Establishing Proper Due Diligence for Liquidity Investment
by Kathleen Hughes, Head of Global Liquidity EMEA, J.P. Morgan Asset Management
All funds are not the same
Over the past decade, money market funds have gained significant ground across Europe as a flexible, secure and rewarding alternative to bank deposits. Over the last five years alone, annual net inflows have averaged EUR52bn a year, with uptake dominated by financial institutions, corporates, sovereign wealth funds and pensions (source: iMoneyNet, 30 April 2009).
During this period of growth, money market funds have – like deposits themselves – largely been treated as a commodity. Yield has often been viewed as the key differentiator, followed by a fund’s credit rating. Beyond this, little attention has been generally paid to the internal mechanics of funds or the institutions that manage them.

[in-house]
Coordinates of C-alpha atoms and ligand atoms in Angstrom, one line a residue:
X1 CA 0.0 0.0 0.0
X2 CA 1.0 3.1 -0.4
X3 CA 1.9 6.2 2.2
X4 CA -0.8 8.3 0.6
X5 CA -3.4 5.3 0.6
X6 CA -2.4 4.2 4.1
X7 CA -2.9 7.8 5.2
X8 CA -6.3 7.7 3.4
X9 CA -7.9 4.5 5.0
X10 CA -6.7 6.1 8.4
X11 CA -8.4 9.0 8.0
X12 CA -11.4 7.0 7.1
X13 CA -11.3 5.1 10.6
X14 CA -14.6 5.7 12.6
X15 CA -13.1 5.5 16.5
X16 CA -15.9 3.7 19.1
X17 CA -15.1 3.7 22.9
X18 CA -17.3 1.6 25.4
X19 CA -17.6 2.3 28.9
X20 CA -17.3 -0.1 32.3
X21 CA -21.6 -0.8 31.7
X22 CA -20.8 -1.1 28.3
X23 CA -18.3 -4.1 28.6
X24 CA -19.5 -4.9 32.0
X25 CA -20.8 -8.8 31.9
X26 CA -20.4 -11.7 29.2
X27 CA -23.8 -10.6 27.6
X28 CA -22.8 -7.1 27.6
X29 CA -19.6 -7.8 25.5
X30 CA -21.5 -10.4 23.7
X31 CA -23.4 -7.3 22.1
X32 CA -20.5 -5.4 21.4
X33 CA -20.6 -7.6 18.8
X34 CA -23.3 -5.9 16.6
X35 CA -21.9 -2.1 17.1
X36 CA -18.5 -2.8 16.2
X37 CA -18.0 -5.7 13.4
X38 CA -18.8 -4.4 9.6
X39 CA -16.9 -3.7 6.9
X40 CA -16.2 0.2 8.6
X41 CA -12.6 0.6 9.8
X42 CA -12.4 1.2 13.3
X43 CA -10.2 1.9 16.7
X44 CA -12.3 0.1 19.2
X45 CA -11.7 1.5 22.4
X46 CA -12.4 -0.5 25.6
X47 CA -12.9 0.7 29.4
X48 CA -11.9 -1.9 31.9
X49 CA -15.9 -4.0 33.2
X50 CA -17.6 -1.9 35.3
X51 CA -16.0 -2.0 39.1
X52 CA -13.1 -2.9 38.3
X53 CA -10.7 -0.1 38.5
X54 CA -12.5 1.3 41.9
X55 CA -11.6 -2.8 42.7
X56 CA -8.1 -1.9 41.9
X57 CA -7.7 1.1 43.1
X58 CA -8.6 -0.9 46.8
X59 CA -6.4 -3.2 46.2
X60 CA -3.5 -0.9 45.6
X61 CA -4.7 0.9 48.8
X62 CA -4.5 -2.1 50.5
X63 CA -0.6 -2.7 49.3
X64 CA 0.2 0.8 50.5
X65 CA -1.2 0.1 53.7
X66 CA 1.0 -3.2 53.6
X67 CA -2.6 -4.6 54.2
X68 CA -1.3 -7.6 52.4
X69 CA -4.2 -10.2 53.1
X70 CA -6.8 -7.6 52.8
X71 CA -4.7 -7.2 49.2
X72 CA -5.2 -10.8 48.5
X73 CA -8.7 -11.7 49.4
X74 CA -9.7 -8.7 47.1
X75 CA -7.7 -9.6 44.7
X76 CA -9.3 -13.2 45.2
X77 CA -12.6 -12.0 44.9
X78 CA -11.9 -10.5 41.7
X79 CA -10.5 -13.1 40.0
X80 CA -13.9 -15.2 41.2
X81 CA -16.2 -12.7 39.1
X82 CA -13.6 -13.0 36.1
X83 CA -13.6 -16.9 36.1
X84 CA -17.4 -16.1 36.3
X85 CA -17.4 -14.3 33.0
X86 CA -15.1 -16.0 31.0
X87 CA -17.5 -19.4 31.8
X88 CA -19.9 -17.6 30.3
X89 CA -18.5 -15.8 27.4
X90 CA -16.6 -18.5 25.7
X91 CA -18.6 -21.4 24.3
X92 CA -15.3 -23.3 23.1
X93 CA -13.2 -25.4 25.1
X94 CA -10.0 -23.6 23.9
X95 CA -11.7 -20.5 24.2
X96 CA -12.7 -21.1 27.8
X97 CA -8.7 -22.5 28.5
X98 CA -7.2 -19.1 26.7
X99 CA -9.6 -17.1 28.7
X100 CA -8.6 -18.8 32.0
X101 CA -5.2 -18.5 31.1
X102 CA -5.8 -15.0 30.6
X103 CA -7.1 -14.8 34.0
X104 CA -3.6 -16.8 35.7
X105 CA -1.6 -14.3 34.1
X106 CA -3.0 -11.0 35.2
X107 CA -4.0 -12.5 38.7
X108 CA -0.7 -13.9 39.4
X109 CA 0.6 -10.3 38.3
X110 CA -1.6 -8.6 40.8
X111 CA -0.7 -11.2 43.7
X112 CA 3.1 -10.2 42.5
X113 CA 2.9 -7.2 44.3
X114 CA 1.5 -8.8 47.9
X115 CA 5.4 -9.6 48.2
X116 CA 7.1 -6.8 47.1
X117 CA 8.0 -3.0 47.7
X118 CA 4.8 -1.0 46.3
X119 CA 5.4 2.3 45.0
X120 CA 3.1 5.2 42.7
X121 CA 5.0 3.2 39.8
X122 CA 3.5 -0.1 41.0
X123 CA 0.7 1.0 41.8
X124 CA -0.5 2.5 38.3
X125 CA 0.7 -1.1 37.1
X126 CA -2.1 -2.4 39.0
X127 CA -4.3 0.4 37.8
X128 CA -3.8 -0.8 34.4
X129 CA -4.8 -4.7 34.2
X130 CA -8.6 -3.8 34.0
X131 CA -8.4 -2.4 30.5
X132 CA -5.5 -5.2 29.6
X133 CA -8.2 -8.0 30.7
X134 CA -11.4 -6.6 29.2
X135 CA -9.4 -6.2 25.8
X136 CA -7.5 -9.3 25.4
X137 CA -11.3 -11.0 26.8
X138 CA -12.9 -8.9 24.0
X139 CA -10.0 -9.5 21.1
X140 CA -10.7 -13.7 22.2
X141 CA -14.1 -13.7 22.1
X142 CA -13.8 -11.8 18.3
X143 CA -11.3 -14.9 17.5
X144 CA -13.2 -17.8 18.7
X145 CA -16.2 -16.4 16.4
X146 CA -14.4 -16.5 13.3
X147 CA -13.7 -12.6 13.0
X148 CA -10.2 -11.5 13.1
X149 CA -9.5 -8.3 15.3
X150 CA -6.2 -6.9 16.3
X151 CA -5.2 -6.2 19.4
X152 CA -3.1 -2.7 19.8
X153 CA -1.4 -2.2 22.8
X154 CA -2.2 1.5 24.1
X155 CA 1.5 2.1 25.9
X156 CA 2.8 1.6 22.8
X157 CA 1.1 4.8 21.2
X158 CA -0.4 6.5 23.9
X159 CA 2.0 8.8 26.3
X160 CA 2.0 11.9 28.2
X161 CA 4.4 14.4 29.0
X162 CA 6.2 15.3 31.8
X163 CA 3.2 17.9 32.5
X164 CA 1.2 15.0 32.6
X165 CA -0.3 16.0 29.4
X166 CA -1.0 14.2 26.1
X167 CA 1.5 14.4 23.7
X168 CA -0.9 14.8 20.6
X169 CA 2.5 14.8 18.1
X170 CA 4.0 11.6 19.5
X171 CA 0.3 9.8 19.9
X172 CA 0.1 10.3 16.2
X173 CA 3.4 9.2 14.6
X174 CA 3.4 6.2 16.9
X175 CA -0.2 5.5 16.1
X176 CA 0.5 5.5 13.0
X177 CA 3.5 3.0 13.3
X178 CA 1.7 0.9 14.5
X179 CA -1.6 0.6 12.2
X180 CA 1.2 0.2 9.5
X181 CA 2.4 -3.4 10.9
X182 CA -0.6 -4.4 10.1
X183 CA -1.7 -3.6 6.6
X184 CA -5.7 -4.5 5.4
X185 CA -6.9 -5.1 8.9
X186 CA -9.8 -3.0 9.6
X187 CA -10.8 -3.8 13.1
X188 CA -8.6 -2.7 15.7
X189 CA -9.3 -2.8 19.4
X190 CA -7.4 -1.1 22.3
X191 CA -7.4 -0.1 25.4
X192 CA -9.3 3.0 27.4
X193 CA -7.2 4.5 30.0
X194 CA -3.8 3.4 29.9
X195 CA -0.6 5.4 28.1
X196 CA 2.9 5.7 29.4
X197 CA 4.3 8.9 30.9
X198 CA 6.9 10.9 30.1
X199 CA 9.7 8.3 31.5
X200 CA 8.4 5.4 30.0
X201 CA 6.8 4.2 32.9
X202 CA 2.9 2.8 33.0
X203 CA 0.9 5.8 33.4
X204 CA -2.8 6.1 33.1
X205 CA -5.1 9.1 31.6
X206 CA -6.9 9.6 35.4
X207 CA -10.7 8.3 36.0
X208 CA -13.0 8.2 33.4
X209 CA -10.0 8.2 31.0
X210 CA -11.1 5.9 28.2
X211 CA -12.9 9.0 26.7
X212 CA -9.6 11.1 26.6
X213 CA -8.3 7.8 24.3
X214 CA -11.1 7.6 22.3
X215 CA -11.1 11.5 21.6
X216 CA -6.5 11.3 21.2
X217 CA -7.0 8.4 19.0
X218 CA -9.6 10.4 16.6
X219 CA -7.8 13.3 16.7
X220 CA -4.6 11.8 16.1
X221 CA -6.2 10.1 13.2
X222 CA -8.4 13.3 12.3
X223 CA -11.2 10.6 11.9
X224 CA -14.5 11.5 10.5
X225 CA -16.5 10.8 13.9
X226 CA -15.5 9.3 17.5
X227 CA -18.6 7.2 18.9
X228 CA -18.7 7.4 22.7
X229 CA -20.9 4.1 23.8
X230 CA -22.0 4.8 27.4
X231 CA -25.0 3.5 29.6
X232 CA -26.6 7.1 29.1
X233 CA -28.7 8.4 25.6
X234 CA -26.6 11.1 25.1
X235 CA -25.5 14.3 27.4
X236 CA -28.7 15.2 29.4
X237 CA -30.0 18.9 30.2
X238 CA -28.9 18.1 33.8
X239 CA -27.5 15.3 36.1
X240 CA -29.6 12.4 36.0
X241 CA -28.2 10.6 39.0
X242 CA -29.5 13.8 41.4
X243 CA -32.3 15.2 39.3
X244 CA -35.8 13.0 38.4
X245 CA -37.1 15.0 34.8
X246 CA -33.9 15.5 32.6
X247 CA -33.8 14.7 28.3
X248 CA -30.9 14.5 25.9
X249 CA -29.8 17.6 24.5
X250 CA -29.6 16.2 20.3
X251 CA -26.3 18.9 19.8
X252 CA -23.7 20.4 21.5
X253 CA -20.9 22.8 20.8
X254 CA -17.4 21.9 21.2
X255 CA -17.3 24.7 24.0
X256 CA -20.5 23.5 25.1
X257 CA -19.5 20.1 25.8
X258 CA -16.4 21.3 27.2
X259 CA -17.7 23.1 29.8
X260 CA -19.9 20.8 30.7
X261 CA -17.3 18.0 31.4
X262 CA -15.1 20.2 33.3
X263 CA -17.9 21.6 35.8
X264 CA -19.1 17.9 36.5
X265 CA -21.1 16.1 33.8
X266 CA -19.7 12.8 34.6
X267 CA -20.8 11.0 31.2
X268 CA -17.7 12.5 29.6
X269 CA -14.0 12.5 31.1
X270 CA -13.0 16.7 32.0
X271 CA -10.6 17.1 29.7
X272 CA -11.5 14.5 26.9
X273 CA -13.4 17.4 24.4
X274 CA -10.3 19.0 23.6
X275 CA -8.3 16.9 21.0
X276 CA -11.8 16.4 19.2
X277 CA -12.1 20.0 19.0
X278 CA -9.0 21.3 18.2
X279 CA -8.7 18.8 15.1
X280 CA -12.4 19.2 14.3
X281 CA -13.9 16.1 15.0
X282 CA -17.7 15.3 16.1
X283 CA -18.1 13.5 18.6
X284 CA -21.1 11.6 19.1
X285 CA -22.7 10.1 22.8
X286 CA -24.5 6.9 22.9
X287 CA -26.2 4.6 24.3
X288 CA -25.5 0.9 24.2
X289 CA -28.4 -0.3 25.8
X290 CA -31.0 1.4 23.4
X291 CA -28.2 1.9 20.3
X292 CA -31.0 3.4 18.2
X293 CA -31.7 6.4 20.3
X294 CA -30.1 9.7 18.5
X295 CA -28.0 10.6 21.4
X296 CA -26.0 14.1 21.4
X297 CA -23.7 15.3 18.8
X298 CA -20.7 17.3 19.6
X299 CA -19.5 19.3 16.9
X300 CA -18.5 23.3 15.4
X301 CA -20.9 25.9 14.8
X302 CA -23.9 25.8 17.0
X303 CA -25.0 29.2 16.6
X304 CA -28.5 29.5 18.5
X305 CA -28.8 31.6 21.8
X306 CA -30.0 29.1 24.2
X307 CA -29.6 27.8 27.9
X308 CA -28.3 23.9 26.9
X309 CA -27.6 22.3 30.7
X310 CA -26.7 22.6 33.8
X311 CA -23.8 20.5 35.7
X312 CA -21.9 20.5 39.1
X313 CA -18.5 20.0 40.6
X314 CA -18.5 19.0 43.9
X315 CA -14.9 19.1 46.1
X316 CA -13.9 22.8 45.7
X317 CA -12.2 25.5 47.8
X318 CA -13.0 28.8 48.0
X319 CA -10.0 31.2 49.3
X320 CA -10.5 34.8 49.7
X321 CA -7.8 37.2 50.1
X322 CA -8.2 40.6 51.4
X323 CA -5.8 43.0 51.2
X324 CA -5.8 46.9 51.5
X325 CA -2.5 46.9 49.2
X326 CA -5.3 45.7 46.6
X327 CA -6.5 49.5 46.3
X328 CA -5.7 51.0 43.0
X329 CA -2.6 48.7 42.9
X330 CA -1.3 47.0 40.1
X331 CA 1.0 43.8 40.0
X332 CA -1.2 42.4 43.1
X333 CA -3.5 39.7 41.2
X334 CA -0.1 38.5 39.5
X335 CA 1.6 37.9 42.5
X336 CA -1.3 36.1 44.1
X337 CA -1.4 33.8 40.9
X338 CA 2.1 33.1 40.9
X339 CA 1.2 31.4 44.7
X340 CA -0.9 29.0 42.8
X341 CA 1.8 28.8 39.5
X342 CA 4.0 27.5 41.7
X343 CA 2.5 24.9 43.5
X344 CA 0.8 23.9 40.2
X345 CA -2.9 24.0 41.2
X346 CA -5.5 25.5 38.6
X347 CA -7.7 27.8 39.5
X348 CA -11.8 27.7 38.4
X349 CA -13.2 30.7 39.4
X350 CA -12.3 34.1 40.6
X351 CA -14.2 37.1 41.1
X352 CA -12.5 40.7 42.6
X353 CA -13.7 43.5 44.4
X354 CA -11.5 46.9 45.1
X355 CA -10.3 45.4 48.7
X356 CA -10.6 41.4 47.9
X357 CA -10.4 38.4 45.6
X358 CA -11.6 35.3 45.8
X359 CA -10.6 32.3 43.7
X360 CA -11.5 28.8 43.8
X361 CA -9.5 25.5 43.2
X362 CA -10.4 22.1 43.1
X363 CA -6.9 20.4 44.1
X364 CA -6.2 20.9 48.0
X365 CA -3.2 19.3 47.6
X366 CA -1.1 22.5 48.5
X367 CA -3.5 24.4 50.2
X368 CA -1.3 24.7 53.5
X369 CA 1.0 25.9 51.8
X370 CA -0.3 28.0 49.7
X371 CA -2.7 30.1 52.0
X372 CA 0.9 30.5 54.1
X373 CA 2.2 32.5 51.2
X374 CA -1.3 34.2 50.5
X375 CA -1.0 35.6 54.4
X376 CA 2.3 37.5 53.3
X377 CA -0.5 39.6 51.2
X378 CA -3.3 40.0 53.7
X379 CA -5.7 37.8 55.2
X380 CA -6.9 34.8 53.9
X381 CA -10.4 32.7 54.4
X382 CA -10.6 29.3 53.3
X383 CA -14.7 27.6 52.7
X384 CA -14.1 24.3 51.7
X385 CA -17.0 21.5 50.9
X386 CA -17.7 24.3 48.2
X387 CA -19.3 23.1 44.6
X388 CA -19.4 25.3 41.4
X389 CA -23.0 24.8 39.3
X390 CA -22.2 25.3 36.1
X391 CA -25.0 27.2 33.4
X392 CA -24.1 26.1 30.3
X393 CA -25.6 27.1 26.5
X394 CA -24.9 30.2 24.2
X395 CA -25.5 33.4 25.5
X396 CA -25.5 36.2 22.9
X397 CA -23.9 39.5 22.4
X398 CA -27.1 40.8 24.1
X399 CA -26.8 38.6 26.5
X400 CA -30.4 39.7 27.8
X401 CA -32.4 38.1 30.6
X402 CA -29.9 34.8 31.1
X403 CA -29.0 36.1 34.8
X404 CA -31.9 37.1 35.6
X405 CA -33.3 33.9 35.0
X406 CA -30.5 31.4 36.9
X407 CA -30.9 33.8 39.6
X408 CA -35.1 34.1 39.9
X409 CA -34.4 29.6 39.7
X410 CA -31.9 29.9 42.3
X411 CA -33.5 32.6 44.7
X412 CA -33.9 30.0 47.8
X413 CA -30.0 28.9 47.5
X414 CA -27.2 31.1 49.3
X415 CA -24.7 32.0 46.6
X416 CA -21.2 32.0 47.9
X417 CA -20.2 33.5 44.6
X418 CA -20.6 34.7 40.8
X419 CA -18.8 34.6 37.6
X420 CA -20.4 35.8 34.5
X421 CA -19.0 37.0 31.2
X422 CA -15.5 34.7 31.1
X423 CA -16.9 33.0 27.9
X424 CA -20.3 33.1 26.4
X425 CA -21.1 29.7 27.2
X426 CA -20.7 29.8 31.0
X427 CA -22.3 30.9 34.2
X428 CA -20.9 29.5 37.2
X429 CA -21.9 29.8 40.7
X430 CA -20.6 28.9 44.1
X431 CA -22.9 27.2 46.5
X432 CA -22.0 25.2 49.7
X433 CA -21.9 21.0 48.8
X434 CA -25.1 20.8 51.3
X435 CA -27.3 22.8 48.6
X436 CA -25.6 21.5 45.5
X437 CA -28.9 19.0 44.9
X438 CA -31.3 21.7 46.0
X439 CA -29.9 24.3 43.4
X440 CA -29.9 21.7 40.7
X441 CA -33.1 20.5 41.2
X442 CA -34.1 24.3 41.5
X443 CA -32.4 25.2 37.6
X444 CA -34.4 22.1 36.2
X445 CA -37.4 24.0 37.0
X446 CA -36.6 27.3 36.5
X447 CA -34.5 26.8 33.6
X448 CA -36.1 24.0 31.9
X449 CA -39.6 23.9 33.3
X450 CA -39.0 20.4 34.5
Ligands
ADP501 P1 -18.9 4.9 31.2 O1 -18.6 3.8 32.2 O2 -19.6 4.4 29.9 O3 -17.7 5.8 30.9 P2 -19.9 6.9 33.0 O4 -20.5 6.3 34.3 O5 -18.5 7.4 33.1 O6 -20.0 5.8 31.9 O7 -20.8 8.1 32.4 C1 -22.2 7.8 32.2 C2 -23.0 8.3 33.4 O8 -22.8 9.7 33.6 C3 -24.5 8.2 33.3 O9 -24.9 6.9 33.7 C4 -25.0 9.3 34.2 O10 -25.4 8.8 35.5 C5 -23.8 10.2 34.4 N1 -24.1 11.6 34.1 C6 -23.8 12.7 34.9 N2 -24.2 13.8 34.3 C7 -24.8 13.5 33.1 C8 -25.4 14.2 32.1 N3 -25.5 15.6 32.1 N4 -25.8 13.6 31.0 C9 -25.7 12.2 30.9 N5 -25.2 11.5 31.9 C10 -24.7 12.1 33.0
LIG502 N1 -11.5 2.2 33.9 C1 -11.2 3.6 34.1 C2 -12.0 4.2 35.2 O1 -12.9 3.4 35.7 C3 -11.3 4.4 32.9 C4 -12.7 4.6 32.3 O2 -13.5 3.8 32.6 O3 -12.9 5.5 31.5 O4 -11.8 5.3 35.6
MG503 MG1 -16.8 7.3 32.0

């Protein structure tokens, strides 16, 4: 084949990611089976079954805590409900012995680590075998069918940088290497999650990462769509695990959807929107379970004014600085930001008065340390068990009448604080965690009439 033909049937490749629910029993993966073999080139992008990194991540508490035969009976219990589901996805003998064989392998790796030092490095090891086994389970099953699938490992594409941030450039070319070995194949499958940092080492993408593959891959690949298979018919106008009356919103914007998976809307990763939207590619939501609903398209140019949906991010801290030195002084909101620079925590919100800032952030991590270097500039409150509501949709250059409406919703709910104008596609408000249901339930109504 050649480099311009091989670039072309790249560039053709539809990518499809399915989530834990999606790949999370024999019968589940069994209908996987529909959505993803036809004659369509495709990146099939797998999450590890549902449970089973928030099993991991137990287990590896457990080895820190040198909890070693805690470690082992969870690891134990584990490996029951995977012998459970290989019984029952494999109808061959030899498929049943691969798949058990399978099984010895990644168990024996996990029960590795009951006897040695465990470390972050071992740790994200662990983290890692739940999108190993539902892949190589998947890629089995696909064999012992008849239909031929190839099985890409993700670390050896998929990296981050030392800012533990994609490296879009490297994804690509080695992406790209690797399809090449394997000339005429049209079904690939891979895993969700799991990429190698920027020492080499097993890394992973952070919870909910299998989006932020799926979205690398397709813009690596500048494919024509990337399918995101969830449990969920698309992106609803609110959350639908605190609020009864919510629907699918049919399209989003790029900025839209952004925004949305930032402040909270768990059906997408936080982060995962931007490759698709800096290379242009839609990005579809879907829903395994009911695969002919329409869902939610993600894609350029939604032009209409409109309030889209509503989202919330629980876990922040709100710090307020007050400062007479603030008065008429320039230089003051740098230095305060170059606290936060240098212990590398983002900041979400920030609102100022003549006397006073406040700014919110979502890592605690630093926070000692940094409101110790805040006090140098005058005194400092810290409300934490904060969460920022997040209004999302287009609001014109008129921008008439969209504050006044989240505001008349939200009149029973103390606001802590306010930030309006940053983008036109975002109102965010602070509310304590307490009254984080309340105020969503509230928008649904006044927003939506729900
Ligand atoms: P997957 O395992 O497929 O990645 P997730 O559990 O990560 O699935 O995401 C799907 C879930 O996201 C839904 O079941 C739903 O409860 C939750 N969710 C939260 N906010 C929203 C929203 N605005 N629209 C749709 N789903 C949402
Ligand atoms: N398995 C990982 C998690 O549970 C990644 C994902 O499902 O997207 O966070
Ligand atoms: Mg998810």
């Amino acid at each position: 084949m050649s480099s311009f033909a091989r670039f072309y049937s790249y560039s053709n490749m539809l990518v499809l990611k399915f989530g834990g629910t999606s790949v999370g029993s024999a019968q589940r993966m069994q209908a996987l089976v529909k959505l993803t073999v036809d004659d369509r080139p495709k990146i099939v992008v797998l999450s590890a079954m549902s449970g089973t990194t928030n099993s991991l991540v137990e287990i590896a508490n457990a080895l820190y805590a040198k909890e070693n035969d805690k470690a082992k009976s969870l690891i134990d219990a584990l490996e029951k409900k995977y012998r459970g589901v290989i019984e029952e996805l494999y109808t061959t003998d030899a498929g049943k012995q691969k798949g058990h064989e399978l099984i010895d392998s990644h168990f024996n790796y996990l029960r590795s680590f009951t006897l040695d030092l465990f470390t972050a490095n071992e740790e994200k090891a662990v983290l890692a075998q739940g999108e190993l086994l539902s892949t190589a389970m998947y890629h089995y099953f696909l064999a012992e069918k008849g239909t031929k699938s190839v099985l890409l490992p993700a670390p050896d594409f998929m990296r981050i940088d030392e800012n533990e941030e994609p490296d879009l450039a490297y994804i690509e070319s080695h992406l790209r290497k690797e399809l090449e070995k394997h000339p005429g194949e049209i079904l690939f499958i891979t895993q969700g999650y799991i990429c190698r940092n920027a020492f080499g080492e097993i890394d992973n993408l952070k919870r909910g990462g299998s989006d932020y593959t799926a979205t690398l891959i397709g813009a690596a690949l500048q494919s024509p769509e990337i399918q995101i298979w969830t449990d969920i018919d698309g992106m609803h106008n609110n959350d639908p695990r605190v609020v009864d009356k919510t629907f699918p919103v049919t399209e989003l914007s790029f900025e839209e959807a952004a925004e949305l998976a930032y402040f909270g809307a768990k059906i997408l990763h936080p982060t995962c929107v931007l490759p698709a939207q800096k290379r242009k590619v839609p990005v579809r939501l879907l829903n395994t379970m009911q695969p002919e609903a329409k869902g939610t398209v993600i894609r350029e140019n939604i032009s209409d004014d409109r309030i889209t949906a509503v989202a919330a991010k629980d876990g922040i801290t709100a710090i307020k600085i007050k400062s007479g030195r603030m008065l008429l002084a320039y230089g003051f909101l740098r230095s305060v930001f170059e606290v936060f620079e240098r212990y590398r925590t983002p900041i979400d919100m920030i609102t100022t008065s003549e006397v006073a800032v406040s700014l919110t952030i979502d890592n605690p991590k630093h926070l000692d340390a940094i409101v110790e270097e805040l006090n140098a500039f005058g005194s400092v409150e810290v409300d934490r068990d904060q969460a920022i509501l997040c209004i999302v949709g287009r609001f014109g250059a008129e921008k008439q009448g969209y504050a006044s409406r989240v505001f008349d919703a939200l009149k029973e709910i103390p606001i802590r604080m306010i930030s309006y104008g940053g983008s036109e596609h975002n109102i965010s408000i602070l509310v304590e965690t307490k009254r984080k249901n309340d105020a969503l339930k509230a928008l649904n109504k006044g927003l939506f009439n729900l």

But as recent events in credit markets have shown, all liquidity funds - even AAA-rated ones - are not built the same. Factors such as what a fund invests in, how it is constructed and who it is managed by, have been shown to have a real and significant impact on the performance, liquidity and security of investor capital.
Credit rating agency Moody’s reports that, in the US, 36 money market funds registered under SEC Rule 2a-7 had to be supported by their sponsors in 2007/08 to avoid their net asset value (NAV) falling below USD 1/share as the value of certain underlying investments were wiped out.